Slow and steady wins the race

Bernstein analyst Mark Shmulik likens Amazon and its smaller competitors to The Tortoise and the Hare. Several of Amazon’s e-commerce rivals (the hares) have seen their share prices skyrocket over the past 18 months.

On the other hand, Amazon (the tortoise) has delivered “effectively flat” returns since July 2020.

While Shmulik understands that it’s a tough battle for the tortoise, he’s confident that it will eventually come out on top.

“[I]magine that every time the Tortoise wanted to make up ground on the Hare, they faced obstacles like share erosion, wage inflation, supply chain disruption, a CEO change, and consumer online shopping fatigue,” the analyst explained. “But enough is enough, the Tortoise wins the race.”

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Letting Wall Street down

Amazon’s business continues to grow and strengthen — just not as quickly as Wall Street wants.

In Q3 of 2021, Amazon generated $110.8 billion in net sales, representing a 15% increase year over year. But investors weren’t happy with the pace of that expansion, as sales grew 37% in the year-ago period.

Then there’s the bottom line. Amazon posted a profit of $6.12 per share during the quarter which was well below analyst expectations of $8.92.

CEO Andy Jassy also said that the company expects to incur “several billion dollars” of additional costs in Q4, driven largely by staff shortages, higher wage costs, global supply chain constraints and rising freight and shipping costs.

In other words, Amazon’s prospects over the next couple of quarters aren’t exactly exciting, prompting many short-term oriented investors to find more compelling opportunities in the space.

The Amazonian bull case

For patient investors with a much longer time horizon, there’s still plenty to like about Amazon.

The company added 50 million Amazon Prime subscribers during the pandemic. Amazon also had its biggest ever Black Friday and Cyber Monday sales in 2021.

While some worry that the reopening of the economy could slow down online sales, Bernstein remains bullish on Amazon’s still-dominant competitive position.

“An [e-commerce] incumbent as a top pick in a re-open? Yes,” the Wall Street firm says confidently. “Less time online + 50M new prime subs + big box retailers reprioritize stores = more share for the one destination consumers know will have their non-discretionary goods available.”

Given the strong secular shift toward the cloud, Bernstein is also high on the company’s cloud computing arm Amazon Web Services.

In Q3, revenue from AWS surged 39% year over year to $16.1 billion.

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Profit from folly

Amazon’s share price currently sits around $3,000. But that doesn’t mean it’s expensive.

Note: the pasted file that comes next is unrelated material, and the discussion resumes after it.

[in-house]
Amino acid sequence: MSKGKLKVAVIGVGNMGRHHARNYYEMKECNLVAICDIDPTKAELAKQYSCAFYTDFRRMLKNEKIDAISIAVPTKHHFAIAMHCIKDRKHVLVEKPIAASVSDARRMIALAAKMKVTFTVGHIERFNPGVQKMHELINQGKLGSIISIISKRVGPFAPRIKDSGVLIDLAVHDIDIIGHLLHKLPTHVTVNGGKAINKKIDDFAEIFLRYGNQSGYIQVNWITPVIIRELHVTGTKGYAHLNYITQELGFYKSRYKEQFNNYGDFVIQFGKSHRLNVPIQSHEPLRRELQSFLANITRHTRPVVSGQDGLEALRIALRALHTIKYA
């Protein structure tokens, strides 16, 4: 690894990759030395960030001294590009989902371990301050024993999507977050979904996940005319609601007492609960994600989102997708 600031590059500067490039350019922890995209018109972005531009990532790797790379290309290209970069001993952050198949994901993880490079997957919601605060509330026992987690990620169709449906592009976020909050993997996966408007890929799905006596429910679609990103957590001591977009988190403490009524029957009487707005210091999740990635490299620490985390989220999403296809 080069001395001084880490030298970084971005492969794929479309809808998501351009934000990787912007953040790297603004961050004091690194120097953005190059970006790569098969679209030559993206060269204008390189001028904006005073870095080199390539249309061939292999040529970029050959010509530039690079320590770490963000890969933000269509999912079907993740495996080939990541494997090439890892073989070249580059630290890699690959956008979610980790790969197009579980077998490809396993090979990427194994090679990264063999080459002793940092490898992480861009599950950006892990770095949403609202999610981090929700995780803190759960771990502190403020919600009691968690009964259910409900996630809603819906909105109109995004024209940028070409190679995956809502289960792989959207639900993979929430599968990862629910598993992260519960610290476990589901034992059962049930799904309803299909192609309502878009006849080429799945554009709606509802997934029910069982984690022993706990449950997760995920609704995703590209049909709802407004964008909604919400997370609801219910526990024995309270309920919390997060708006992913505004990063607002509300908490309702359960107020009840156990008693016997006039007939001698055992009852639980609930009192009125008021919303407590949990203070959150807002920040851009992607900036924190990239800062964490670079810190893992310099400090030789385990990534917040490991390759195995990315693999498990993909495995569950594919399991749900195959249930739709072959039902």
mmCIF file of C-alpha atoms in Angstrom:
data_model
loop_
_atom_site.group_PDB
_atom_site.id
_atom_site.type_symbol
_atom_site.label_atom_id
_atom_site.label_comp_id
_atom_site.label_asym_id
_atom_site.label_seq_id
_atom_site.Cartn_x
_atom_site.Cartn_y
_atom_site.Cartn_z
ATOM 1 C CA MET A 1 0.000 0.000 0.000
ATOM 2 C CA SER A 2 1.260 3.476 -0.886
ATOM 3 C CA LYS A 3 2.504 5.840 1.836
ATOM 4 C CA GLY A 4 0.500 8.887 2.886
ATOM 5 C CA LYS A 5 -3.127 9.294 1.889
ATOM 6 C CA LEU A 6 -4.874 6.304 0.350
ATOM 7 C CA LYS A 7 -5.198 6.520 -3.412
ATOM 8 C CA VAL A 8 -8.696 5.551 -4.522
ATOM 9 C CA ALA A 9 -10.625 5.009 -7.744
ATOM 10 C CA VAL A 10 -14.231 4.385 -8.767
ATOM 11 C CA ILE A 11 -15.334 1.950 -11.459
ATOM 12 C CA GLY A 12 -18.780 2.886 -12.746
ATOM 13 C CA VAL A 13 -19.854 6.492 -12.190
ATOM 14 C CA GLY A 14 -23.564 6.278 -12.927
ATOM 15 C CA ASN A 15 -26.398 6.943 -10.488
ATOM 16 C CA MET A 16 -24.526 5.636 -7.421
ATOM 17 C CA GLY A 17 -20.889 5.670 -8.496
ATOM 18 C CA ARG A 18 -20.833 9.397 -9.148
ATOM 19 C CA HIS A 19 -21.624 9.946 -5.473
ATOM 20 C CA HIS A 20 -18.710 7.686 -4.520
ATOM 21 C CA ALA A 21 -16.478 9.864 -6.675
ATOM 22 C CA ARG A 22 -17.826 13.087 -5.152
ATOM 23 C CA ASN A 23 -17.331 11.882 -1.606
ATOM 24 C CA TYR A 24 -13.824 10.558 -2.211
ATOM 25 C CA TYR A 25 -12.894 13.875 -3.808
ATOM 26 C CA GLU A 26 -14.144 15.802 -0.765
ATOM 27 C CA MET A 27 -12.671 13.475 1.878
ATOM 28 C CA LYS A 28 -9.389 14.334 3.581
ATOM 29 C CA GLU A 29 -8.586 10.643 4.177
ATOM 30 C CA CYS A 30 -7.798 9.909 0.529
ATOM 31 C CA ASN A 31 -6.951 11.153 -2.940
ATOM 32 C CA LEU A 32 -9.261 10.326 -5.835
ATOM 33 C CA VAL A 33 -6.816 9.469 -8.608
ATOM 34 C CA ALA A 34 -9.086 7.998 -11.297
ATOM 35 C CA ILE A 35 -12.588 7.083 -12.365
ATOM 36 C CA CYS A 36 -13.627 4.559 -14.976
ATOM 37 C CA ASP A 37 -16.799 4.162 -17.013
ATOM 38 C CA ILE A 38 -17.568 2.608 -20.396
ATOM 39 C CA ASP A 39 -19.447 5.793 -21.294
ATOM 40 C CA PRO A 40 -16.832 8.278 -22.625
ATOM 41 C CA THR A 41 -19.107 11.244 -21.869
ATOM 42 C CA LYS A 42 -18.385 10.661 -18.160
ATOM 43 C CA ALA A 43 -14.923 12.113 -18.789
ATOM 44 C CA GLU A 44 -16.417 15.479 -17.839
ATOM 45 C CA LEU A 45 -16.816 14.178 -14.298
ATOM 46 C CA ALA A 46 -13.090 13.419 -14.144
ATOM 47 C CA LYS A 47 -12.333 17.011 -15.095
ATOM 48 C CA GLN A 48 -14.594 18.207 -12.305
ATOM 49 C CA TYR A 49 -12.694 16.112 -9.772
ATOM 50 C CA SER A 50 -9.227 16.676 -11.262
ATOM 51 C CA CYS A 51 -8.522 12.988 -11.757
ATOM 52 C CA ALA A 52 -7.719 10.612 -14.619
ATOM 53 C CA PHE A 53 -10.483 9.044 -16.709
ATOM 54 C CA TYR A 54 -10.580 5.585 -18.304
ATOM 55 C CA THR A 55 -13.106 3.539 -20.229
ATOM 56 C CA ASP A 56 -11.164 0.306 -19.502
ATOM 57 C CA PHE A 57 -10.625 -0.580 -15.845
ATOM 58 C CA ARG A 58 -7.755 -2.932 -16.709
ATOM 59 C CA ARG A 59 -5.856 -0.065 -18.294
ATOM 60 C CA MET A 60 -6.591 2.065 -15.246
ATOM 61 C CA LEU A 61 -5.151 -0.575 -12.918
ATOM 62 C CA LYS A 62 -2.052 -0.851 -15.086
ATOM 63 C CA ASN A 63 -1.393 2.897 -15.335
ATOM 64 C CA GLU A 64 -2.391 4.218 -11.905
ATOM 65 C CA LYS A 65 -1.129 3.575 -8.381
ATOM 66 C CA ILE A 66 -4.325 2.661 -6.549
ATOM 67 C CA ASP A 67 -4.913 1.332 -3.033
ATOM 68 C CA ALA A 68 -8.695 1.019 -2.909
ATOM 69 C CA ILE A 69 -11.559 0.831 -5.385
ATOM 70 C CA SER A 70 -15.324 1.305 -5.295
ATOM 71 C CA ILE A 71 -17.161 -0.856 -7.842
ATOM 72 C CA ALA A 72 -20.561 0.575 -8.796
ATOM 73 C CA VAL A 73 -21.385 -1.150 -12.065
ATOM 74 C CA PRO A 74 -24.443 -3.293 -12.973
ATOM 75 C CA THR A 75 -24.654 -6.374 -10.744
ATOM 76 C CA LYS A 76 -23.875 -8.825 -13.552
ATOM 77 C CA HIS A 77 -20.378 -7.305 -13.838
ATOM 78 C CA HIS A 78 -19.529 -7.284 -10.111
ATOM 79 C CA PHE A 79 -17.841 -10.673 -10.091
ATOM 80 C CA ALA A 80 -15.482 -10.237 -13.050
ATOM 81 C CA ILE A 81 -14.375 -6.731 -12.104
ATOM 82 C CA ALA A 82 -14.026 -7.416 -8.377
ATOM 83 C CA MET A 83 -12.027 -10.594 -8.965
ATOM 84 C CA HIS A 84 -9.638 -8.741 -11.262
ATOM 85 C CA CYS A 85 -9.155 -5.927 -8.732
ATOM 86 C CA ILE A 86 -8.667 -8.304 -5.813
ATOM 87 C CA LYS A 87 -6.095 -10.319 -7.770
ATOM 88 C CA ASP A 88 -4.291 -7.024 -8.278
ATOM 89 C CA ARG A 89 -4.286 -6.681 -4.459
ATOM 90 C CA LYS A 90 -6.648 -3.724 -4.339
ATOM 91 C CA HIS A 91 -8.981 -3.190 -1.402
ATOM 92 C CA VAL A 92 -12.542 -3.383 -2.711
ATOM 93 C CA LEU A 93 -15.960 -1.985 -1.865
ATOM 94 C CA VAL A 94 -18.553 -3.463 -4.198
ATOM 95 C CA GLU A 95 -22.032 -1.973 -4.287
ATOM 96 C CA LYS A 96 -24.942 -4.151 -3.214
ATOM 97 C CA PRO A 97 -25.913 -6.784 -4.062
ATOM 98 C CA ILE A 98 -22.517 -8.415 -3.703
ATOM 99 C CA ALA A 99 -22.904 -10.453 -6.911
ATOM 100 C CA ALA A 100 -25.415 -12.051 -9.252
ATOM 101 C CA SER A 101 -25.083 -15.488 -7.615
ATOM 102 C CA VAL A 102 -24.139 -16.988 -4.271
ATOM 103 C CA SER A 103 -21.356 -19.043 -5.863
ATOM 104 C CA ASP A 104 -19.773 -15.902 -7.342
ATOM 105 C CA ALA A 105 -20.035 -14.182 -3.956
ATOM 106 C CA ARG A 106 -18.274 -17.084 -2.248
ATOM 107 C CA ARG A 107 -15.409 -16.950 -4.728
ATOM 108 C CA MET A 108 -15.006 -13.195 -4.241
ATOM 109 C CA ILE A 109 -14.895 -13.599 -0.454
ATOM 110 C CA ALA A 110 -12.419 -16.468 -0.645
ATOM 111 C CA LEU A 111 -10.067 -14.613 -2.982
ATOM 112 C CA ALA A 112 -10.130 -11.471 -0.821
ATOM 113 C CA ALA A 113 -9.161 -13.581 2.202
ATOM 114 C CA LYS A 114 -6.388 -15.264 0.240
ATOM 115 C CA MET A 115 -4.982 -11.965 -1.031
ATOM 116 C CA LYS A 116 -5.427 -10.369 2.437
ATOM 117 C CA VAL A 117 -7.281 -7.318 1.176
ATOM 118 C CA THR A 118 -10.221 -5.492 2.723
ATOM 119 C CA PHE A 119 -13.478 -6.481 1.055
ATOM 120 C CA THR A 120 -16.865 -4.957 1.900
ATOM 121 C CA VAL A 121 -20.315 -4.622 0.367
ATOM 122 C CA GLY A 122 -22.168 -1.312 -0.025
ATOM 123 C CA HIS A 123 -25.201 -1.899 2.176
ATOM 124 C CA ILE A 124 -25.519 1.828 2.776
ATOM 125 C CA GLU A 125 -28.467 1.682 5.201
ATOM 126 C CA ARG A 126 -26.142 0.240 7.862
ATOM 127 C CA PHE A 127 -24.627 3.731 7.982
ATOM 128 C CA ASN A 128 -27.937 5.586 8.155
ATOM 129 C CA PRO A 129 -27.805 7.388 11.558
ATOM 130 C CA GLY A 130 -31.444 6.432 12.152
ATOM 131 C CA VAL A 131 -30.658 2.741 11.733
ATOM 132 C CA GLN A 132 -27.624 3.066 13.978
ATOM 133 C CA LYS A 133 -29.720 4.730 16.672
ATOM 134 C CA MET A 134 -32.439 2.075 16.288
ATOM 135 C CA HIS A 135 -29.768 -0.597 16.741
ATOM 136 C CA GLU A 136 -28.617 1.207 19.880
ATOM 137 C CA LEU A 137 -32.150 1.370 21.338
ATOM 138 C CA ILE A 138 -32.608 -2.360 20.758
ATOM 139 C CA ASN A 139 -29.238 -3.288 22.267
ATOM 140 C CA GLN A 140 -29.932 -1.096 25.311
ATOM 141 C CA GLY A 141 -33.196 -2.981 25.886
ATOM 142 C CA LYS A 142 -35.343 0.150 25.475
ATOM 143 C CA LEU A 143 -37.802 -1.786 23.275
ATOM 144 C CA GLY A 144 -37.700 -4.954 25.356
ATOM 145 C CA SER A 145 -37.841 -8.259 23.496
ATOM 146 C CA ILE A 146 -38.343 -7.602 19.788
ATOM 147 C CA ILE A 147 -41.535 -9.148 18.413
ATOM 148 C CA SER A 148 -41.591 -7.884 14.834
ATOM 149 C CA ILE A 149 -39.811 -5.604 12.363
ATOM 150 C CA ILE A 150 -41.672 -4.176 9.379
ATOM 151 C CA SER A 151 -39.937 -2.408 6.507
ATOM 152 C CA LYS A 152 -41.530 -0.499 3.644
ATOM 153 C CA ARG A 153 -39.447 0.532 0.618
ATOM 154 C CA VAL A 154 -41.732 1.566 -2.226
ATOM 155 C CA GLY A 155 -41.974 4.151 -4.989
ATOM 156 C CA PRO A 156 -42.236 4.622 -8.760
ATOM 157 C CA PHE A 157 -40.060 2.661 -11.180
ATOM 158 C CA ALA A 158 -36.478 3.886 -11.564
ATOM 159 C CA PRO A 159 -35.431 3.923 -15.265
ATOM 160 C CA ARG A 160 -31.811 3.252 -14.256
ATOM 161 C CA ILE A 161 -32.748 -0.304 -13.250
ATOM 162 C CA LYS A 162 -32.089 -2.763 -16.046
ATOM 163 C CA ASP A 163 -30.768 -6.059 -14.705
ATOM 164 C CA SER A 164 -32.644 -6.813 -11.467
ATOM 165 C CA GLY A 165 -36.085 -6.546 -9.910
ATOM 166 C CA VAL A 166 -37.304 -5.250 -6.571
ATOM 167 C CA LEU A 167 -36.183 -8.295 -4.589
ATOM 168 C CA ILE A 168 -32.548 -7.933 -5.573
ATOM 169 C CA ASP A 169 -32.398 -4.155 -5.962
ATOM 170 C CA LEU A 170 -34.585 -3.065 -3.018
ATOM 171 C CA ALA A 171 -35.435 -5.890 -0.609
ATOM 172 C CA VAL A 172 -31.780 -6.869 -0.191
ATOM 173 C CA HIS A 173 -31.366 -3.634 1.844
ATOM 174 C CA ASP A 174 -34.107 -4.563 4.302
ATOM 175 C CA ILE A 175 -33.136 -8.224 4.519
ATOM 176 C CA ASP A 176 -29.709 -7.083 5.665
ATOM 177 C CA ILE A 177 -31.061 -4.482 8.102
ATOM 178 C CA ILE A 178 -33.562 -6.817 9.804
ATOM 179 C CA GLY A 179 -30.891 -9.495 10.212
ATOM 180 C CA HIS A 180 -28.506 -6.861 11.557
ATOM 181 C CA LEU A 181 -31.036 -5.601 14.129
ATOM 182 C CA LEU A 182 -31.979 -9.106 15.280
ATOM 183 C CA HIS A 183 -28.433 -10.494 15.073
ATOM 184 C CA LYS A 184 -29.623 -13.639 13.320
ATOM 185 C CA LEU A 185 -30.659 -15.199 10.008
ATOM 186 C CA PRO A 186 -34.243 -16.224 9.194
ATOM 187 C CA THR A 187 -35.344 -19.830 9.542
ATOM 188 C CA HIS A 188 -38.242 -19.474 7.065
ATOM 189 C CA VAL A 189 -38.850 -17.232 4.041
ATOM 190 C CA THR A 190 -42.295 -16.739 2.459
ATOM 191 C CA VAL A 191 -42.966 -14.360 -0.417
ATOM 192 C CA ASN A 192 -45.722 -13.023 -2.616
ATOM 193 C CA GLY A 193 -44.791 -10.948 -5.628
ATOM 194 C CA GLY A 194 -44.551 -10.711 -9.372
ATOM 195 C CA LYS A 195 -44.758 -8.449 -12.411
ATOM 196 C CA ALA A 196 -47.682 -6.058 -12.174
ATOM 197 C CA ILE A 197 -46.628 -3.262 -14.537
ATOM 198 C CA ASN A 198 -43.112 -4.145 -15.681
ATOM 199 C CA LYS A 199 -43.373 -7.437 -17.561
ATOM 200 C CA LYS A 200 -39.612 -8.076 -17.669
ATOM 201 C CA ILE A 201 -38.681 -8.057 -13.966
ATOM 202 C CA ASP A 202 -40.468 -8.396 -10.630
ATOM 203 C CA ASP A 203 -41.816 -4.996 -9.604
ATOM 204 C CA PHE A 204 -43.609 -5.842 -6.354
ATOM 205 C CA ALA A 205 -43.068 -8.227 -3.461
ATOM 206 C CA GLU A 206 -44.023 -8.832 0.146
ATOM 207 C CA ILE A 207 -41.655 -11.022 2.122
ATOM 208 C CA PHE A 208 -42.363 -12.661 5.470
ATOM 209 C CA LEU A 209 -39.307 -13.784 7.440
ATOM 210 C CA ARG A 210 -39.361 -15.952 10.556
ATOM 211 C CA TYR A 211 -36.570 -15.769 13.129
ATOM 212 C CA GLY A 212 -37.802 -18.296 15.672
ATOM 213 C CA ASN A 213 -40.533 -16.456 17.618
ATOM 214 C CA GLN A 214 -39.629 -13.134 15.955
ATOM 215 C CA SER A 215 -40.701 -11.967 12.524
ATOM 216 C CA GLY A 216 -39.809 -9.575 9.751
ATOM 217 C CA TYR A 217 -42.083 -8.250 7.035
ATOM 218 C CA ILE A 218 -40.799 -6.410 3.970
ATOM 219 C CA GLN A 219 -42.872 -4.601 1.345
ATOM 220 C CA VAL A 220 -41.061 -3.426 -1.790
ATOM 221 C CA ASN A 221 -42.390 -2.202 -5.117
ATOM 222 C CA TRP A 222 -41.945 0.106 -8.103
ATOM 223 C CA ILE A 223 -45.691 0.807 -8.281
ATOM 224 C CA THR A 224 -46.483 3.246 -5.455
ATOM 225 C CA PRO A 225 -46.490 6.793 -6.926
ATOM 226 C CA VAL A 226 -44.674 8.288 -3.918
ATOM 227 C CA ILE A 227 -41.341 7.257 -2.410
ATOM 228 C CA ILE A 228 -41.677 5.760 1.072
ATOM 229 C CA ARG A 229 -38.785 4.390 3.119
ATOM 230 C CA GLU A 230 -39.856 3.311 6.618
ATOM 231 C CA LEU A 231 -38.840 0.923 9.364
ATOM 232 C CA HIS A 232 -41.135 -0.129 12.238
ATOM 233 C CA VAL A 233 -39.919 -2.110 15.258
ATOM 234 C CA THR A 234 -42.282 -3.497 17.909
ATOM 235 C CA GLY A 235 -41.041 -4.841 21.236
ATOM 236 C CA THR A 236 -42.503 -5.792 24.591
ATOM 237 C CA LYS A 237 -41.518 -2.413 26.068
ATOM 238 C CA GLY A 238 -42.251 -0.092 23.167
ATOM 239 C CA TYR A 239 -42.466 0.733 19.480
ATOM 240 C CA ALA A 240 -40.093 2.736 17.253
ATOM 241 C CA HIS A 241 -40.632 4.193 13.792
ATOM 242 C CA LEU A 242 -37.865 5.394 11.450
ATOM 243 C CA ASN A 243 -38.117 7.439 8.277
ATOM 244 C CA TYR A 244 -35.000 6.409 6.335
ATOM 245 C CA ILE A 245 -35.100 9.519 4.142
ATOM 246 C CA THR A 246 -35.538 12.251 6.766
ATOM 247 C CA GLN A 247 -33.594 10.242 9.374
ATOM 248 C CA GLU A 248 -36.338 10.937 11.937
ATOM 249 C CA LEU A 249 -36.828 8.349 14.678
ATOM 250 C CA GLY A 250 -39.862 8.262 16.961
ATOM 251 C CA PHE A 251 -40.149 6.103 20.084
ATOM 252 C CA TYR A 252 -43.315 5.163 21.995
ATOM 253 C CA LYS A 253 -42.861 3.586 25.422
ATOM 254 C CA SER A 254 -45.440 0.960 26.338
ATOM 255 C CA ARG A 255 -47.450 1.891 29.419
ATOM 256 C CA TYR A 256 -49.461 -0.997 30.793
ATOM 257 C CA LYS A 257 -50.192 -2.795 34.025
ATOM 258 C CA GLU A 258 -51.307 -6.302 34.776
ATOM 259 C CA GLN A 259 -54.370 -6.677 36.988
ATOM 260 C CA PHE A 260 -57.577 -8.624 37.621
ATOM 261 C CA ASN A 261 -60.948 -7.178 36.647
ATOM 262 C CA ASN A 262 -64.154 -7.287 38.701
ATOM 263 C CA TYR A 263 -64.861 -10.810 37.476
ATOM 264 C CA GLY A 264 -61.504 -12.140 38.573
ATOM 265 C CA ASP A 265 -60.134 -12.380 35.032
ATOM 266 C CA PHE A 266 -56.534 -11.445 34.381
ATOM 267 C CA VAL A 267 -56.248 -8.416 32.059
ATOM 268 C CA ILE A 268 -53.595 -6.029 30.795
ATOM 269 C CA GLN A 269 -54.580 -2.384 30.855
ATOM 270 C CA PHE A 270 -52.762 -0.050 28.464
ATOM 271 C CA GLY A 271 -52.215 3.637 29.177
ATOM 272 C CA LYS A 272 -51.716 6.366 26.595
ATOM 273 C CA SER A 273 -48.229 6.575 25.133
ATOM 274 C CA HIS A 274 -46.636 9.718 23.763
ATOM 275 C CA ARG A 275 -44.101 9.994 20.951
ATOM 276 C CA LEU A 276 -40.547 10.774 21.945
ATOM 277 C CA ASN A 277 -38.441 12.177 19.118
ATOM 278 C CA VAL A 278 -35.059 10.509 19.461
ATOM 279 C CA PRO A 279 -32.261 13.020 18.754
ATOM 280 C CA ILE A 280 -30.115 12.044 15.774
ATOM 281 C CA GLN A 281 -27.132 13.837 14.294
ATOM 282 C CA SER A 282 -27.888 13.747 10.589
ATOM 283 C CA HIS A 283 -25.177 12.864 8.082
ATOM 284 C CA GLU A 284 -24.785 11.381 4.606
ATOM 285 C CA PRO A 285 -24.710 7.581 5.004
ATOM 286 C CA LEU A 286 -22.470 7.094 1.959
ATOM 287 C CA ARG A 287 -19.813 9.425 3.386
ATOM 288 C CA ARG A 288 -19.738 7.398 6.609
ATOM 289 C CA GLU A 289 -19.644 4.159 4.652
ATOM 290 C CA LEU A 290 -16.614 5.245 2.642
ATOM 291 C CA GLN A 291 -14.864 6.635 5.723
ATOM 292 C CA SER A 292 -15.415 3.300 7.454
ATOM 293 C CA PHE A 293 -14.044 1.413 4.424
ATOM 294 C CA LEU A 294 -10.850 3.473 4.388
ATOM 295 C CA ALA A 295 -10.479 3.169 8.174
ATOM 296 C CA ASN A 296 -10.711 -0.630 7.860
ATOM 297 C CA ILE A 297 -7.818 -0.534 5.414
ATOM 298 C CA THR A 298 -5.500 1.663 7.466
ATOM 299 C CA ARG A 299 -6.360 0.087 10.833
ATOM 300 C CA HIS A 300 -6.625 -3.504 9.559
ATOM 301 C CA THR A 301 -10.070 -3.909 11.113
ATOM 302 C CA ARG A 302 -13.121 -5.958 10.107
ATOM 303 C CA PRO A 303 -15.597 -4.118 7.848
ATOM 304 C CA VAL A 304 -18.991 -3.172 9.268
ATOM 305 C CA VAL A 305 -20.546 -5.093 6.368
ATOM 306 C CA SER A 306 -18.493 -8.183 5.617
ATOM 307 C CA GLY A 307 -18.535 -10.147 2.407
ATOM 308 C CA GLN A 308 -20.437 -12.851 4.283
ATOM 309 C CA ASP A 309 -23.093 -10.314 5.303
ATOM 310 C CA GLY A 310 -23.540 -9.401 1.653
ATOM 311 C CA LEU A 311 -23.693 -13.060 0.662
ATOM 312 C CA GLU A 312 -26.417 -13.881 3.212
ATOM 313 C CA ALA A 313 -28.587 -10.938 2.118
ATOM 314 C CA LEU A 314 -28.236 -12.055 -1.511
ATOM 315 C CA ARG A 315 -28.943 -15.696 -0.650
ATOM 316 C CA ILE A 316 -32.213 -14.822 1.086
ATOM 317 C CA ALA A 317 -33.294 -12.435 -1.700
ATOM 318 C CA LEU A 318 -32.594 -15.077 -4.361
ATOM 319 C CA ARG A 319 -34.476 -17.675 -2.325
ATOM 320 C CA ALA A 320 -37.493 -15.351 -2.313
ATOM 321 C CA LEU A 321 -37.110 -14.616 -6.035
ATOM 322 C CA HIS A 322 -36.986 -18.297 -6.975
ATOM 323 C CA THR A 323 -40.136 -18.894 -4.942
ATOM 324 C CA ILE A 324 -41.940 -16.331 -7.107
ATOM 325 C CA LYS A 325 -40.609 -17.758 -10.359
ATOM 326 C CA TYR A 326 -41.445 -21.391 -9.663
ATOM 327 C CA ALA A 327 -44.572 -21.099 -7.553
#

In fact, in terms of relative valuation, the stock has actually gotten less expensive over the past few years

In 2020, Amazon commanded average price-to-sales and price-to-earnings multiples of roughly five and 95, respectively. But thanks to the stock’s recent weakness, it now sports a P/S of 3.1 and a P/E of 54.6 — not super cheap, but still a significant discount from Amazon’s typical sky-high multiples.

Amazon will be reporting Q4 2021 results on Thursday, Feb. 3, so expect things to get more volatile for the stock.

But given the galeforce e-commerce and cloud-computing tailwinds working in Amazon’s favor, savvy investors should look to take advantage of that volatility rather than be frightened by it.

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Fine art as an investment

Stocks can be volatile, cryptos make big swings to either side, and even gold is not immune to the market’s ups and downs.

That’s why if you are looking for the ultimate hedge, it could be worthwhile to check out a real, but overlooked asset: fine art.

Contemporary artwork has outperformed the S&P 500 by a commanding 174% over the past 25 years, according to the Citi Global Art Market chart.

And it’s becoming a popular way to diversify because it’s a real physical asset with little correlation to the stock market.

On a scale of -1 to +1, with 0 representing no link at all, Citi found the correlation between contemporary art and the S&P 500 was just 0.12 during the past 25 years.

Earlier this year, Bank of America investment chief Michael Harnett singled out artwork as a sharp way to outperform over the next decade — due largely to the asset’s track record as an inflation hedge.

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About the Author

Jing Pan

Jing Pan

Investment Reporter

Jing is an investment reporter for MoneyWise. Prior to joining the team, he was a research analyst and editor at one of the leading financial publishing companies in North America. An avid advocate of investing for passive income, he wrote a monthly dividend stock newsletter for the better half of the past decade. Jing holds a Master’s Degree in Economics and an Honours Bachelor of Science Degree, both from the University of Toronto.

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